fryers at gmail.com
Wed Jul 13 07:50:53 CDT 2005
On 7/13/05, Jules Richardson <julesrichardsonuk at yahoo.co.uk> wrote:
> On Wed, 2005-07-13 at 12:37 +0100, Simon Fryer wrote:
> > Most of the Apollo range happily talk to a serial console so a
> > screen/keyboard isn't really necessary. However in my not so humble
> > opinion, I am yet to see anything that is anywhere near as nice as the
> > GUI. .
> Agreed! I haven't tested all our earlier Apollos yet anyway, so it's
> possible that one might be beyond repair and so become a spare machine -
> freeing up a keyboard (I've not tried an early-style Domain keyboard on
> a later 4xx machine yet though; electrically they're compatible but I
> don't know if the protocol's the same)
I seem to get the impression that the protocol is the same but I don't
have any reference or experience to confirm this.
> > From memory, they also boot happily across Ethernet. Although, 12Mb/s
> > Token ring is far nicer then 10Mb/s CSMA/CD.
> I've got a feeling that the earlier 3000-era machines don't have
> Ethernet as standard anyway (although a card could be added, but I have
> no idea what boards the OS would recognise).
The 3K, 4K and 5K didn't have Ethernet as standard. Ethernet seemed to
become a more common option in the later machines.
There was only one board that the Apollos recognised - an early 16 bit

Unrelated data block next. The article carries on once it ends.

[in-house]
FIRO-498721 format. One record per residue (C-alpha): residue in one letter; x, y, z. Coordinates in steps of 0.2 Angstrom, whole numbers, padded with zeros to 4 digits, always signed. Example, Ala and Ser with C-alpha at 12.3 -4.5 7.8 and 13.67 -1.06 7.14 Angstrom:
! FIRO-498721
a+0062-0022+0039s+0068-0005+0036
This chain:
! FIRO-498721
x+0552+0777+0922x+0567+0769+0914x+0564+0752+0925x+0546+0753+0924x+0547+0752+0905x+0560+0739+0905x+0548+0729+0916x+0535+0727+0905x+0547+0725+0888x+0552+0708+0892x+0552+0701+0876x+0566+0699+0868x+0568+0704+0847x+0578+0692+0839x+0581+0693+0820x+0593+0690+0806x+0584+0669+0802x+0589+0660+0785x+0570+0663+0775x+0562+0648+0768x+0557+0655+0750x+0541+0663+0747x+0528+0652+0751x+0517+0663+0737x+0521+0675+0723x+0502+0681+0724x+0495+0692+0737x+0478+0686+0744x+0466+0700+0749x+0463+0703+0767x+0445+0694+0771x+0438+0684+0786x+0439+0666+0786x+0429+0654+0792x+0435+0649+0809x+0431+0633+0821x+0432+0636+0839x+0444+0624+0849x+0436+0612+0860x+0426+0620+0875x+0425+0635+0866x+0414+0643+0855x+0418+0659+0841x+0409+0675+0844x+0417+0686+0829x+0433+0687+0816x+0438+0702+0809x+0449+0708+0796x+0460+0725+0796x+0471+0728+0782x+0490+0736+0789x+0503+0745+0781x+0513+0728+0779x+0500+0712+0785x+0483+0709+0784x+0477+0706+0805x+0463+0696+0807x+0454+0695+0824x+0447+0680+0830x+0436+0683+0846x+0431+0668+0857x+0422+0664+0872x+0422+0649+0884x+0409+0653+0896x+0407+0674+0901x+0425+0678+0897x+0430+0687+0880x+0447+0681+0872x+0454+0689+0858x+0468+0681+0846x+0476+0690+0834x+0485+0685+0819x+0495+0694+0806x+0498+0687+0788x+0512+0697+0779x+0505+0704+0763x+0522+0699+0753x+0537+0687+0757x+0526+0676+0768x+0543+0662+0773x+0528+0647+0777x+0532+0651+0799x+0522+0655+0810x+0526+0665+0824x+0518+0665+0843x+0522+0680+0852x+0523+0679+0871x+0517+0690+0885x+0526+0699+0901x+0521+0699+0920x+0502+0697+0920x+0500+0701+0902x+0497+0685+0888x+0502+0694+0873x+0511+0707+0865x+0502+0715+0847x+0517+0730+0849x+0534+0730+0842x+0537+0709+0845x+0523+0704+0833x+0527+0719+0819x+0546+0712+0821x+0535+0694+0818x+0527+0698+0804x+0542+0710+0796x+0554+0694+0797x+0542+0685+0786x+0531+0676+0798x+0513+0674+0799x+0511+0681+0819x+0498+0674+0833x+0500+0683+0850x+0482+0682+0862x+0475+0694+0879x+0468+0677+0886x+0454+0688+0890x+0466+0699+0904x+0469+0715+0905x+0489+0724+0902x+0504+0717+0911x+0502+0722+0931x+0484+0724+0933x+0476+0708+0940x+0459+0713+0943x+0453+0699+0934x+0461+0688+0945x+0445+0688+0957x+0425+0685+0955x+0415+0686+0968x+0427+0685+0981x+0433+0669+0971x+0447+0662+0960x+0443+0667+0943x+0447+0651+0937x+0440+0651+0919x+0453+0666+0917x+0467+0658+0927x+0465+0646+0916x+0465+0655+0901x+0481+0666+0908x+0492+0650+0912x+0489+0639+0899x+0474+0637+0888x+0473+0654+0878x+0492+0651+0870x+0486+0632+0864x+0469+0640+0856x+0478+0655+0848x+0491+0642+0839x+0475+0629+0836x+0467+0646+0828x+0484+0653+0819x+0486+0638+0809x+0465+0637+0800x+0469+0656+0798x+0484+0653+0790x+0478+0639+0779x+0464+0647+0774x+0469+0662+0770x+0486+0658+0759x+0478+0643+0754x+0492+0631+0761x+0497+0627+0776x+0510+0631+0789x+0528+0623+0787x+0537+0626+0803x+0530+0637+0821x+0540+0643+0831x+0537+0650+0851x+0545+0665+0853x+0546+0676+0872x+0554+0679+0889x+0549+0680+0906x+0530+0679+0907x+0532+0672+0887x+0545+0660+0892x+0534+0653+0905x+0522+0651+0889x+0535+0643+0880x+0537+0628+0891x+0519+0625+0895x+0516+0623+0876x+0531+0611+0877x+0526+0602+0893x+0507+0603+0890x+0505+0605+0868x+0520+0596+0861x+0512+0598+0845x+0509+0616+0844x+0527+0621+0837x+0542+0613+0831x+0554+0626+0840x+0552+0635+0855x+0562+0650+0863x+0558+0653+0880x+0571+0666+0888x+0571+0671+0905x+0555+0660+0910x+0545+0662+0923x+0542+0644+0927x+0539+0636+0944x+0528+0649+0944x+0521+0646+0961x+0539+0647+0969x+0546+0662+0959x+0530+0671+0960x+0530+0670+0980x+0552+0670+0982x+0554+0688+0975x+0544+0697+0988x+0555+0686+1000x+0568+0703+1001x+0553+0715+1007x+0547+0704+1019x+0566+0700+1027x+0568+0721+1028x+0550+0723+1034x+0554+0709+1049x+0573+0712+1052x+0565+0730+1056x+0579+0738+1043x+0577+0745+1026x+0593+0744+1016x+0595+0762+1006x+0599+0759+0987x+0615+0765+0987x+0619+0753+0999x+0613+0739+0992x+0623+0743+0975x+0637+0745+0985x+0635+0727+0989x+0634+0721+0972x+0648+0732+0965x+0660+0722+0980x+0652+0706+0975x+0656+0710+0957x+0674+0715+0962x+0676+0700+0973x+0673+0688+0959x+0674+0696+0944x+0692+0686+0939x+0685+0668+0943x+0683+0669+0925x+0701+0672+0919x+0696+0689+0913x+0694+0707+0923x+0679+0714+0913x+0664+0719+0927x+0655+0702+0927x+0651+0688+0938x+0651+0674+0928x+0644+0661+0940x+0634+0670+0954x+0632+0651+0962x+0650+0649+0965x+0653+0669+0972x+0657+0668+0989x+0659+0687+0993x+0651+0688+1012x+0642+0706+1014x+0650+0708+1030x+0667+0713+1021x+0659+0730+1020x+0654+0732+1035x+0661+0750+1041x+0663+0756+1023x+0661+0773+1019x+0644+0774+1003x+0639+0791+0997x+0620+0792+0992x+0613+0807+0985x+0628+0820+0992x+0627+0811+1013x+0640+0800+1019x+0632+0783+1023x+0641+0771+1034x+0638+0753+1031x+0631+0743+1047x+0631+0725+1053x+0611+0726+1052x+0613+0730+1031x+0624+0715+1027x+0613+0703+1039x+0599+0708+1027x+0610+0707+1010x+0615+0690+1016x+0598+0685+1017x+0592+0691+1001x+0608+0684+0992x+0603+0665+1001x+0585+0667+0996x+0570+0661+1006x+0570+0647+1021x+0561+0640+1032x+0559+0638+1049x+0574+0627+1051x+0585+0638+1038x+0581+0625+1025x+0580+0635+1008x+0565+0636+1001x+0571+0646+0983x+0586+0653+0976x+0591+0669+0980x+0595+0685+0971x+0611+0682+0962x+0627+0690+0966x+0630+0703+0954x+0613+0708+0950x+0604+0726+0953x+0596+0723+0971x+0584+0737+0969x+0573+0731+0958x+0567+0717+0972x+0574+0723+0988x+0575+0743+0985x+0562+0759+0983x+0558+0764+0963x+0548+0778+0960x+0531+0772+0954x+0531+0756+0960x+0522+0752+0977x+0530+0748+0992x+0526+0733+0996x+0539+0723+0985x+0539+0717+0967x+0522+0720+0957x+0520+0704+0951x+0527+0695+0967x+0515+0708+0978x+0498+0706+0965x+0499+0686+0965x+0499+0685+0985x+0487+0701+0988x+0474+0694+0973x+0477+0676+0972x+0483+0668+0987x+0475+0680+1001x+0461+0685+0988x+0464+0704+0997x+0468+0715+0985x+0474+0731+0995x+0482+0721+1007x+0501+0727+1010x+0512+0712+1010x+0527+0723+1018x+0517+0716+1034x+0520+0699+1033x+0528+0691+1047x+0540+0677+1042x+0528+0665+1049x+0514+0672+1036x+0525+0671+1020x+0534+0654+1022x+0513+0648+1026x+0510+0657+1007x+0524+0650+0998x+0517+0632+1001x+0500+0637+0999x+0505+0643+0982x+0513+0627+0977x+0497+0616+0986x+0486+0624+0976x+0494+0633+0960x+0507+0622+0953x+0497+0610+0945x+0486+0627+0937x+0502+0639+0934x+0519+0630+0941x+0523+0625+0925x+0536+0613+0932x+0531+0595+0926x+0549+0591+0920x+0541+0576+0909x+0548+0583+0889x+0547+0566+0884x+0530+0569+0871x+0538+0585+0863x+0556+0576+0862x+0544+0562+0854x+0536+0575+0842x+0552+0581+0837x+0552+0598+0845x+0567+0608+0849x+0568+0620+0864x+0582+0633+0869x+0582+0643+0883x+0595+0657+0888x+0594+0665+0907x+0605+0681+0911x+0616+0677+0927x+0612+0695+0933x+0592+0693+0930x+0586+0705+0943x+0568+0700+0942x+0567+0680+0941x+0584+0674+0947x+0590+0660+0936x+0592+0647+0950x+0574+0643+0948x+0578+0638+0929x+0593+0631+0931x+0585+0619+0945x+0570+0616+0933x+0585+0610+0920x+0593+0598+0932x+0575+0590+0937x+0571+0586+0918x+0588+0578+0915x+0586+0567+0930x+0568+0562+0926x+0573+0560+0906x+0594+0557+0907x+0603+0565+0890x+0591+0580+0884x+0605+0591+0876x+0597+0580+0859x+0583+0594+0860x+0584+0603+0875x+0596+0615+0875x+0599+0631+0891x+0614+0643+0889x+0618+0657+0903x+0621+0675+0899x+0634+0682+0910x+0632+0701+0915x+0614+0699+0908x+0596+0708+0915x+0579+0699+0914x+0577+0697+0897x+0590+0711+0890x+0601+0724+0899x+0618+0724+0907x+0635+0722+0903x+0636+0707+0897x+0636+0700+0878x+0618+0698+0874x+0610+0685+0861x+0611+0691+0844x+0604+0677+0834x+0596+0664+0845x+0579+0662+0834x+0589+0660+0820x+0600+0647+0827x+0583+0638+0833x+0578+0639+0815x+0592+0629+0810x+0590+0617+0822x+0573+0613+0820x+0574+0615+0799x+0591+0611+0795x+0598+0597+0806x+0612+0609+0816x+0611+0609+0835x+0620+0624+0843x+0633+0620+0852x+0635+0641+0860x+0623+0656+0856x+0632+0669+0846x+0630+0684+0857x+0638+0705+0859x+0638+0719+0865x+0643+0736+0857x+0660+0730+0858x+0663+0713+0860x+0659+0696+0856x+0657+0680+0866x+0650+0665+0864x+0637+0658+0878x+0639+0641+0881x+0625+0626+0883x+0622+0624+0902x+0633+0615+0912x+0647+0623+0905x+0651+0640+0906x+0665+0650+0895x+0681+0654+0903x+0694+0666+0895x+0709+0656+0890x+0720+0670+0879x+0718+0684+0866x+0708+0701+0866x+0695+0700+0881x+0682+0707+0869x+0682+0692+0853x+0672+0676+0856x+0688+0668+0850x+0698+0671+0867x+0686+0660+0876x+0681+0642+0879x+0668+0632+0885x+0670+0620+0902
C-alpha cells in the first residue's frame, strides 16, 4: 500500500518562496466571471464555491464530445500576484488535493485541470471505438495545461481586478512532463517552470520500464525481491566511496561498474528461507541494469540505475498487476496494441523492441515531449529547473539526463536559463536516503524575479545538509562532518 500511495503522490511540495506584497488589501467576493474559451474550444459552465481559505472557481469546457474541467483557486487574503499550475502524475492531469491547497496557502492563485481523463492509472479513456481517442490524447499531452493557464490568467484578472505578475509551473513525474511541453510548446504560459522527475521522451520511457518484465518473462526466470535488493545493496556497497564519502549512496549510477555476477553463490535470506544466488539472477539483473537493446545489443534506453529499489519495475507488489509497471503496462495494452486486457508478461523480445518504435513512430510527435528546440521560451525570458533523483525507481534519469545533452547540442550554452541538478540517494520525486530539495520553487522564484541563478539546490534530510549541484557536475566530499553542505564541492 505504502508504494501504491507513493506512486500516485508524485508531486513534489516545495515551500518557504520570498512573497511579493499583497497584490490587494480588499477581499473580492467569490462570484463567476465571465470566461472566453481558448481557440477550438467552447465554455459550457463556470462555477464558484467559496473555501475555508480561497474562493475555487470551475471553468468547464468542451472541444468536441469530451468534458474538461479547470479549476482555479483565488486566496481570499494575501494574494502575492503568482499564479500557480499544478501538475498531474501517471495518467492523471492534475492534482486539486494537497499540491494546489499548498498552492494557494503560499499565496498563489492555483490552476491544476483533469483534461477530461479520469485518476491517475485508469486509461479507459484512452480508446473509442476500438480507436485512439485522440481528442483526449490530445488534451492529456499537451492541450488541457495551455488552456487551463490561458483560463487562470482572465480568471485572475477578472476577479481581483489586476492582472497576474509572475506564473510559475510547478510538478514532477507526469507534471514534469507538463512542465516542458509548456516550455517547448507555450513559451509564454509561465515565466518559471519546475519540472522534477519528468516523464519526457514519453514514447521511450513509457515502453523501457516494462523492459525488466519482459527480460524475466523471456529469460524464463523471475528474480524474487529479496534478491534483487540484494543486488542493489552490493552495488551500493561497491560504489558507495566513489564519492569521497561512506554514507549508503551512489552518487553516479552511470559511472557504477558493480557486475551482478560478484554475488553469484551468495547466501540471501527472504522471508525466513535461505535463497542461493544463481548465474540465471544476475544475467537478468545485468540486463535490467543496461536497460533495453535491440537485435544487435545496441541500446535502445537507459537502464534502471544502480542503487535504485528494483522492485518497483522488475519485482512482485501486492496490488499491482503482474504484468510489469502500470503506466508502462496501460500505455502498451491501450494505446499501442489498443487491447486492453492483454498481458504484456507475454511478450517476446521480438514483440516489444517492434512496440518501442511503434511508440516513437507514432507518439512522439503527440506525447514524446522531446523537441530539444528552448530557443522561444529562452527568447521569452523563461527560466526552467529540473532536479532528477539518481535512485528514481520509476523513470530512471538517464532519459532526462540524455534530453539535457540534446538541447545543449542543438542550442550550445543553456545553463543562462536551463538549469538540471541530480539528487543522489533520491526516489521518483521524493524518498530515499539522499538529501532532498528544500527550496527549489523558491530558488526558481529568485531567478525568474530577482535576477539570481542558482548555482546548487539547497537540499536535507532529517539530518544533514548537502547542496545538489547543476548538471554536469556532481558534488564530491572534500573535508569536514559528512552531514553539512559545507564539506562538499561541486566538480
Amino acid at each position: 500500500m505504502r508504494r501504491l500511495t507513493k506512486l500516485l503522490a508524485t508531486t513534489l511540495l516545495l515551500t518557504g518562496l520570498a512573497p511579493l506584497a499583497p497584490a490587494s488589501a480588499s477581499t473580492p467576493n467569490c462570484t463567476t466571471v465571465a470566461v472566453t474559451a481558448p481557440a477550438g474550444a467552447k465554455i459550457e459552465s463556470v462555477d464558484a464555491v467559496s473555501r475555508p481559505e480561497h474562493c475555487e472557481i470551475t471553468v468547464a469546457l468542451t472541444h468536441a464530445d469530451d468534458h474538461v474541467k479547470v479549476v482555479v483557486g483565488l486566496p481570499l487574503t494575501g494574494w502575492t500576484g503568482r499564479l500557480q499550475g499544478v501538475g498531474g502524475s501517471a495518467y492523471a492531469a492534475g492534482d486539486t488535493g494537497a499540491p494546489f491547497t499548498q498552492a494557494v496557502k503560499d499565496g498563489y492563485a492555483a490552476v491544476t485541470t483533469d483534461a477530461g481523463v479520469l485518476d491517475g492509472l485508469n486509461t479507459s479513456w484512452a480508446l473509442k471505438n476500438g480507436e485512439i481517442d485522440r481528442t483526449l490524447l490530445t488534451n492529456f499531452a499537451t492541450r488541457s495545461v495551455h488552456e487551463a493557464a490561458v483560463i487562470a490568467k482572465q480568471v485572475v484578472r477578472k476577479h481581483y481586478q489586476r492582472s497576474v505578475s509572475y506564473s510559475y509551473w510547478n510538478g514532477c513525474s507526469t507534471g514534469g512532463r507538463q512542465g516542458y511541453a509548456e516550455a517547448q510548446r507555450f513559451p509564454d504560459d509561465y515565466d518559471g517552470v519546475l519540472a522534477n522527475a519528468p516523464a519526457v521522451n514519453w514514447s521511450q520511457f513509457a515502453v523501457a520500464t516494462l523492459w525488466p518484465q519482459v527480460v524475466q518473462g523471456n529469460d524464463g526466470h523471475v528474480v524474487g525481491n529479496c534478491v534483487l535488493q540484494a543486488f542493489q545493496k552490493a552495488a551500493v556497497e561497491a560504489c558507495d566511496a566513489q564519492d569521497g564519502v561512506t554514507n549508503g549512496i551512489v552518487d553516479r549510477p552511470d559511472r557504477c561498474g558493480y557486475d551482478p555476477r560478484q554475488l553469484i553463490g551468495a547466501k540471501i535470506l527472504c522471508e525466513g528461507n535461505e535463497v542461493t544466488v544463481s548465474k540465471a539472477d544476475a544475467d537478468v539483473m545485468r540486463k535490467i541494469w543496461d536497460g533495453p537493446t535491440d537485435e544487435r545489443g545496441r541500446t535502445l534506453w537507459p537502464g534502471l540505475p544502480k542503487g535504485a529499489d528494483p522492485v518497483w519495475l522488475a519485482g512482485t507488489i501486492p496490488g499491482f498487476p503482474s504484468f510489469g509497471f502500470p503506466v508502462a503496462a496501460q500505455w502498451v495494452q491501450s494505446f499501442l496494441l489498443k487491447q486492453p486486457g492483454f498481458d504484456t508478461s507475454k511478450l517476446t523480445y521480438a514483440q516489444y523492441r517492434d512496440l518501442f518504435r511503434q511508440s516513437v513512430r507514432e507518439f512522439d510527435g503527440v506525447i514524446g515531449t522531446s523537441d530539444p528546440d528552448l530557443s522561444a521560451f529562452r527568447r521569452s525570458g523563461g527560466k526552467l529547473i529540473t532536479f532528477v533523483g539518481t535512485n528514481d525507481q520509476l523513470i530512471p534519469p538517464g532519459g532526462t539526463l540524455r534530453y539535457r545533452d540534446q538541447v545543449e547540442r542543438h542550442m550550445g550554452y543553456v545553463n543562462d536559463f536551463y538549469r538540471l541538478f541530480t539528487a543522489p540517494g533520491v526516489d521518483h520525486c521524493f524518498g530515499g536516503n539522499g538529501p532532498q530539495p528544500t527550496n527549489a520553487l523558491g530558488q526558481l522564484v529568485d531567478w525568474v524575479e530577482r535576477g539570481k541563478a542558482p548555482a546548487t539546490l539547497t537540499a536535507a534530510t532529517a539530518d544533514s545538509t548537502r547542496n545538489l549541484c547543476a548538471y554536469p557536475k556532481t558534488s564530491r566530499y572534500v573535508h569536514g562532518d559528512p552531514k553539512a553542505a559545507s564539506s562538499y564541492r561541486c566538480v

3 Com card. Finding the card is only part of the problem. Apollo had a
custom boot ROM on the card to enable network booting.
> Using the ATR would seem
> like the way to go to make a little domain, with one of the later 4xx
> machines that also has an Ethernet interface being used to get to the
> outside world.
This was quite a common setup.
> Memory's perhaps going to be a problem though - I think a couple of our
> earlier machines are running rather short on RAM (and of course they're
> proprietary modules) - 10.4's the only OS release we have, which might
> not run on a memory-starved machine...
I think there was a minor release after 10.4. There is also a set of
patches for the November 1997 feature.
For the reference of the November 97 feature. DomainOS calculates the
time from a 1/4 second count, with 0 at 1 Jan 1980. The count is cast
as an unsigned integer. The Pascal implementation was incorrect and
treated unsigned integers as signed integers. Novermber 1997 (from
memory) is the time the MSB is set. There are a couple of small parts
of the OS that rely on libraries written in Pascal - which I am lead
to believe have some interesting results.
"Well, an engineer is not concerned with the truth; that is left to
philosophers and theologians: the prime concern of an engineer is
the utility of the final product."
Lectures on the Electrical Properties of Materials, L.Solymar, D.Walsh
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